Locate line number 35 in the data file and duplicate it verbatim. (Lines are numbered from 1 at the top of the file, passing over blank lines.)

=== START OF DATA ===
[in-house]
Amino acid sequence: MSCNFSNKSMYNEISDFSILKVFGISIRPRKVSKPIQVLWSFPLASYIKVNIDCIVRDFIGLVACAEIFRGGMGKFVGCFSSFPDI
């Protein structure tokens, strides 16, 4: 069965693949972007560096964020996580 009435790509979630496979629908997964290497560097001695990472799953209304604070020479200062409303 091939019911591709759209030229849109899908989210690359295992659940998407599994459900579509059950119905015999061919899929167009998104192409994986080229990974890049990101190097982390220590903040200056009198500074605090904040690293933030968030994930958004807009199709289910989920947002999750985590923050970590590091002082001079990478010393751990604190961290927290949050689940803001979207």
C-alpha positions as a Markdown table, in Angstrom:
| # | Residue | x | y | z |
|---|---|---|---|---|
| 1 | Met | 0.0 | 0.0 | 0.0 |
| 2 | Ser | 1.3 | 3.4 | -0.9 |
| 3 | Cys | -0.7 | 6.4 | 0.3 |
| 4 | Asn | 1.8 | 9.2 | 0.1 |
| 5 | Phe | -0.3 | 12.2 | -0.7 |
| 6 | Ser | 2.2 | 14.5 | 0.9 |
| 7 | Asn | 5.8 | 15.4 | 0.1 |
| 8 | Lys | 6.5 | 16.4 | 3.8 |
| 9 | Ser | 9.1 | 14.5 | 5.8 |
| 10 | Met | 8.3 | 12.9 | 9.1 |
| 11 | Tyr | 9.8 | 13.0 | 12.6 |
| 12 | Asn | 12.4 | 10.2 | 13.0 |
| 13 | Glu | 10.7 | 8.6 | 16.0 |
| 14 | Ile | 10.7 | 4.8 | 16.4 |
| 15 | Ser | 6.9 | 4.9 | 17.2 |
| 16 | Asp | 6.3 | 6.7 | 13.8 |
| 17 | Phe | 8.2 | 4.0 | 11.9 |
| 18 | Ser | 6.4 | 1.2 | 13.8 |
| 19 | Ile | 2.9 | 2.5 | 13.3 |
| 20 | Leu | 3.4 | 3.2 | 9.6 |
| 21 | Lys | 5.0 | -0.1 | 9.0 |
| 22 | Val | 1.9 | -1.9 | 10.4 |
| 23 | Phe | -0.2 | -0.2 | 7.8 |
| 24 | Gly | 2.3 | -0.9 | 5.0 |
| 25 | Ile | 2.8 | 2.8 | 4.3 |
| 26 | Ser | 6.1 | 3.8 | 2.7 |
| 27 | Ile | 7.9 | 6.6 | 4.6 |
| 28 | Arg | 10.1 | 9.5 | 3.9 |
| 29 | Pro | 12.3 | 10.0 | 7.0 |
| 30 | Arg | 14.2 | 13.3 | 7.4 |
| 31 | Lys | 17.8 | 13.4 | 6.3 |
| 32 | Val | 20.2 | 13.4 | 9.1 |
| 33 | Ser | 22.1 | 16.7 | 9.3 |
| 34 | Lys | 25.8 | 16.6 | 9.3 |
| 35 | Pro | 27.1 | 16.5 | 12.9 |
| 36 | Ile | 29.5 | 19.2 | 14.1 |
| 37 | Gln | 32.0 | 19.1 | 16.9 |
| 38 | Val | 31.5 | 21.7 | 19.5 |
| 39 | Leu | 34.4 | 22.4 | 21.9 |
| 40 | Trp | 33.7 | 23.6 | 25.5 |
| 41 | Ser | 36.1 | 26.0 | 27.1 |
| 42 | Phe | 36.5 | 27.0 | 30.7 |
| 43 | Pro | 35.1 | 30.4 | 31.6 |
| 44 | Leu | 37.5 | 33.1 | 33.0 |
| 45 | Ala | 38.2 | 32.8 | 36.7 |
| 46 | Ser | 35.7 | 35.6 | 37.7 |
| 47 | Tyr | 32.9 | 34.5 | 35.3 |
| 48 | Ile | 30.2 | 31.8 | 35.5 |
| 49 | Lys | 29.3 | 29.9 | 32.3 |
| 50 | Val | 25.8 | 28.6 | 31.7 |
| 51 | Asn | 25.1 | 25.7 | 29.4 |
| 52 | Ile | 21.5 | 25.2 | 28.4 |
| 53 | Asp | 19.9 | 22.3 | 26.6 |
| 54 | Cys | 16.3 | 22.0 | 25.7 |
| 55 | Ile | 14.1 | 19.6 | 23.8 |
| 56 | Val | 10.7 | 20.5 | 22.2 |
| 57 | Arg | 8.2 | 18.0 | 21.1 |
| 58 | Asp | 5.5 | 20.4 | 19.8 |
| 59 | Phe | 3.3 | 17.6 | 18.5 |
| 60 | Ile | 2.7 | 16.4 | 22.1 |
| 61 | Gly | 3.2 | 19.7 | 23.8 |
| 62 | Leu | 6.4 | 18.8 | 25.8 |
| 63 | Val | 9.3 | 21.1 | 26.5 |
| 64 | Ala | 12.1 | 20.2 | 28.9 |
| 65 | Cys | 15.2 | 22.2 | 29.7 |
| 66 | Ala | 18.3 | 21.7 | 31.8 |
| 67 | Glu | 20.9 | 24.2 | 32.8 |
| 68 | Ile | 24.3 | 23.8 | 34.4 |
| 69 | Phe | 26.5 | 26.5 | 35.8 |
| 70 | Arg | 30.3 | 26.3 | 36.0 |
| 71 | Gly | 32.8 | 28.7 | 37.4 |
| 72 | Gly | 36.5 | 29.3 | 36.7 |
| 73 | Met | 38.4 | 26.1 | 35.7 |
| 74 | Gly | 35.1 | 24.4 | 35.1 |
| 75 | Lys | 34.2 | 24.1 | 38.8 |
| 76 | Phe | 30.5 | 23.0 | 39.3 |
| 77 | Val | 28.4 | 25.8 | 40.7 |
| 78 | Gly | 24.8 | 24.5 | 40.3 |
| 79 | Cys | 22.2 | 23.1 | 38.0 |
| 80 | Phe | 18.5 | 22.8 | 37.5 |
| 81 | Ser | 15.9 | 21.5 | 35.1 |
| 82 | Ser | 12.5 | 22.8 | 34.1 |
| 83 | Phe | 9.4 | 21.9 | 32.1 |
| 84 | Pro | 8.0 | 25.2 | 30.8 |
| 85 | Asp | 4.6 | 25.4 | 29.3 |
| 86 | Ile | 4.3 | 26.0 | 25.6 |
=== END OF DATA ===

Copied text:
| 29 | Pro | 12.3 | 10.0 | 7.0 |